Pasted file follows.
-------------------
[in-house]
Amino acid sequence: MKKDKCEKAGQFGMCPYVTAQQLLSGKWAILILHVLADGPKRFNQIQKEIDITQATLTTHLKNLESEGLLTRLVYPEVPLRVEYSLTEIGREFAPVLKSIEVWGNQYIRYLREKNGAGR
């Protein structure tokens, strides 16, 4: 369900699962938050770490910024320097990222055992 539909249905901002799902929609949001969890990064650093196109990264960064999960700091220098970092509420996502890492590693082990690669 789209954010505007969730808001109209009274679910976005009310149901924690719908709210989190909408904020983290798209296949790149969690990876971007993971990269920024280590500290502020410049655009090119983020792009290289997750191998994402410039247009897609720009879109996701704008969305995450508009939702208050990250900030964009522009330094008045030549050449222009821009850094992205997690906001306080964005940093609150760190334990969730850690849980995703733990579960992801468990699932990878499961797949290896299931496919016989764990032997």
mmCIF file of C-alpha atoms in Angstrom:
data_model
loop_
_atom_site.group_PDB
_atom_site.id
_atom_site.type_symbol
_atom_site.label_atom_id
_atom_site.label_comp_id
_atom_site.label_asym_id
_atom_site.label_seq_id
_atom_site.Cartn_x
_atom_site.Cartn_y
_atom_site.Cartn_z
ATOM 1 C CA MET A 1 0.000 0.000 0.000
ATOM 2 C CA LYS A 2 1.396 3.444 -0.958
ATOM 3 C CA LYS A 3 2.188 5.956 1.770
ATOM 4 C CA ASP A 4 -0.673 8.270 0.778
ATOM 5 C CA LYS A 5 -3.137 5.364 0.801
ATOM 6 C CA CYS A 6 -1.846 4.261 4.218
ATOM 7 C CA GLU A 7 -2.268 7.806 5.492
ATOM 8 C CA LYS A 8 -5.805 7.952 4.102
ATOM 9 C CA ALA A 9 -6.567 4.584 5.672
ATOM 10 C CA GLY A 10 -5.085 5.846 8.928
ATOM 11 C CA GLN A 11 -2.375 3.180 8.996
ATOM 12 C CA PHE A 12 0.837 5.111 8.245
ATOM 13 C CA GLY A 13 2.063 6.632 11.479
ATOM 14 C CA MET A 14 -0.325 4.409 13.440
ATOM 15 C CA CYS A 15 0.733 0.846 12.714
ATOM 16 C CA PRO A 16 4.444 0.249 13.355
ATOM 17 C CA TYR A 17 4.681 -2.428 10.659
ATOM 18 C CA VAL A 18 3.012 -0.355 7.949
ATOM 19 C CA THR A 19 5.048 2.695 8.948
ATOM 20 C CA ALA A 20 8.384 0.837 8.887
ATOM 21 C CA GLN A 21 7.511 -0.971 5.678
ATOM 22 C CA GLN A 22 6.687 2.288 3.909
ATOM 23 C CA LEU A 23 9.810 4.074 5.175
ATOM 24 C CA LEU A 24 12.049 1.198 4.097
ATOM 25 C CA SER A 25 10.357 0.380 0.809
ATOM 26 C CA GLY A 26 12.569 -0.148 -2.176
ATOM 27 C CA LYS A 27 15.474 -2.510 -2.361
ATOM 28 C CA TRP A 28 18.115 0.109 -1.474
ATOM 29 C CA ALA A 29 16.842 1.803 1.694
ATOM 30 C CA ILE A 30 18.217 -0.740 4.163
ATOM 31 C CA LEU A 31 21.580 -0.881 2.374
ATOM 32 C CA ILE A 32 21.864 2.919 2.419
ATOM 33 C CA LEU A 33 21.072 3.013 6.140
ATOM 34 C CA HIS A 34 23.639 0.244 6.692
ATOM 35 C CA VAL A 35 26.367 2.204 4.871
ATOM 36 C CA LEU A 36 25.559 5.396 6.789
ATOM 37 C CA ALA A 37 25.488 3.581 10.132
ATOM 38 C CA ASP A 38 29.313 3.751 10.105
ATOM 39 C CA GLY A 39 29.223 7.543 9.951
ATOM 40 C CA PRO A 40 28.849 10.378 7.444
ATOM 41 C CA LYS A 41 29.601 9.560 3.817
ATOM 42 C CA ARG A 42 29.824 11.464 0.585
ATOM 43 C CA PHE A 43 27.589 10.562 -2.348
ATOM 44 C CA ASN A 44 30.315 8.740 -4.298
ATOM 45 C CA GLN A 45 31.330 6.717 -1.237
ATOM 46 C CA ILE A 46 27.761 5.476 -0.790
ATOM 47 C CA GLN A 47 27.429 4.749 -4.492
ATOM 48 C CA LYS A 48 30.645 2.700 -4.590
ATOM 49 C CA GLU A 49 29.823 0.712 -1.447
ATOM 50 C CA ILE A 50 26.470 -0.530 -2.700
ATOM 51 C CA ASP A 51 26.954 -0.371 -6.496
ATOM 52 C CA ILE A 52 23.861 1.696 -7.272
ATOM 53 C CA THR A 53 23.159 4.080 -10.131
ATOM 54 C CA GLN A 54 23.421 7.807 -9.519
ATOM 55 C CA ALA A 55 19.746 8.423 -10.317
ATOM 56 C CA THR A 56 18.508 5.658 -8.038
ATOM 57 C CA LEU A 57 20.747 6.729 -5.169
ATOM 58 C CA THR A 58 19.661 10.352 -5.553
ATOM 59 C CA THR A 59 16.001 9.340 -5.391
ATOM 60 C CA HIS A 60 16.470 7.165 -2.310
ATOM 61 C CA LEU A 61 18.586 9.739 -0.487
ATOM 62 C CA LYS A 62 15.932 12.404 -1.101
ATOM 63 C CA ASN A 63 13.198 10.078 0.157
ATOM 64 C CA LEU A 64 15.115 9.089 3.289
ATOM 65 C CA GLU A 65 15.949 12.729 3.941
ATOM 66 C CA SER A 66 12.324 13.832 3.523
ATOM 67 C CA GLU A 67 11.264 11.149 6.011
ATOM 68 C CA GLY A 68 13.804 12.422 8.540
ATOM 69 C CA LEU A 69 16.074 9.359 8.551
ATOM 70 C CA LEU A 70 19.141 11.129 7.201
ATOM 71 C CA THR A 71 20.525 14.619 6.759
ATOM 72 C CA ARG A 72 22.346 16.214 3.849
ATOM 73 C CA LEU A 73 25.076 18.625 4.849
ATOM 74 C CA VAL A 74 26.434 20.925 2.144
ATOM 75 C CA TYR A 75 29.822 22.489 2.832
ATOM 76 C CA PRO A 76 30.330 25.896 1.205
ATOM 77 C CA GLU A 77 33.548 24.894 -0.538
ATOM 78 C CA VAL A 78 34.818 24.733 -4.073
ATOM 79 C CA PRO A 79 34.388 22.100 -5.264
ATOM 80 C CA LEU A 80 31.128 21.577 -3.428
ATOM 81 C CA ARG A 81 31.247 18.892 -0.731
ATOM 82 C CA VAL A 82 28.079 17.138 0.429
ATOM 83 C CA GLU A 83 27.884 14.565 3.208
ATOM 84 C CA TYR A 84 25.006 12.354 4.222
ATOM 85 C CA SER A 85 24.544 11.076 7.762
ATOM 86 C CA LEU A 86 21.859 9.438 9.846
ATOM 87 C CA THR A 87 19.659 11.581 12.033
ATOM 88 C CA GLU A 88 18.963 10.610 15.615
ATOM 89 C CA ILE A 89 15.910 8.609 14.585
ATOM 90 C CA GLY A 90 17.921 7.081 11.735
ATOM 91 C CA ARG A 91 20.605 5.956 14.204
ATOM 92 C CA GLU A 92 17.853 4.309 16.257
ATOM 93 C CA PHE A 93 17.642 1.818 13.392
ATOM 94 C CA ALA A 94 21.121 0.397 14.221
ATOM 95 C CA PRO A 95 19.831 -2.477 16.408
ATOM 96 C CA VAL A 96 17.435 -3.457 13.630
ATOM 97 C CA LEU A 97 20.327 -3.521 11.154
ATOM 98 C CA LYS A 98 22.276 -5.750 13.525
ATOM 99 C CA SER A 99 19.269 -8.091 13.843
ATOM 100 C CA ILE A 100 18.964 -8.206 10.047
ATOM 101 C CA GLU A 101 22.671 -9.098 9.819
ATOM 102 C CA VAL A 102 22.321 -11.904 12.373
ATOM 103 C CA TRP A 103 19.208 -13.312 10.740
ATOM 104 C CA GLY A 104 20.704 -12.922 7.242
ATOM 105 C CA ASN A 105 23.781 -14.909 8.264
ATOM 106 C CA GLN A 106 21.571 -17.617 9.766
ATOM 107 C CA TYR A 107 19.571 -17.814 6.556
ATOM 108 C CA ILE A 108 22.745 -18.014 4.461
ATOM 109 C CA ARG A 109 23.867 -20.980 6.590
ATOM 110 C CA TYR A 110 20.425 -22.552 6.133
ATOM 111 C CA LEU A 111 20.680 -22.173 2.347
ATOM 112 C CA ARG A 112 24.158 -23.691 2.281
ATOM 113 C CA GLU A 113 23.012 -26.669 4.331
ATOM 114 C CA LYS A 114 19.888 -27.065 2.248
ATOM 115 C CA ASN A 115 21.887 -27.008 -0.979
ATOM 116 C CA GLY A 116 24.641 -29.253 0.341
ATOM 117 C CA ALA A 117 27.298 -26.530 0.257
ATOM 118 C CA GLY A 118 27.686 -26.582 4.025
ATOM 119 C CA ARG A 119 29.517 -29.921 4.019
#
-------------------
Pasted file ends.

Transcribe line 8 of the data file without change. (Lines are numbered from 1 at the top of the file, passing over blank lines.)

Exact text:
_atom_site.id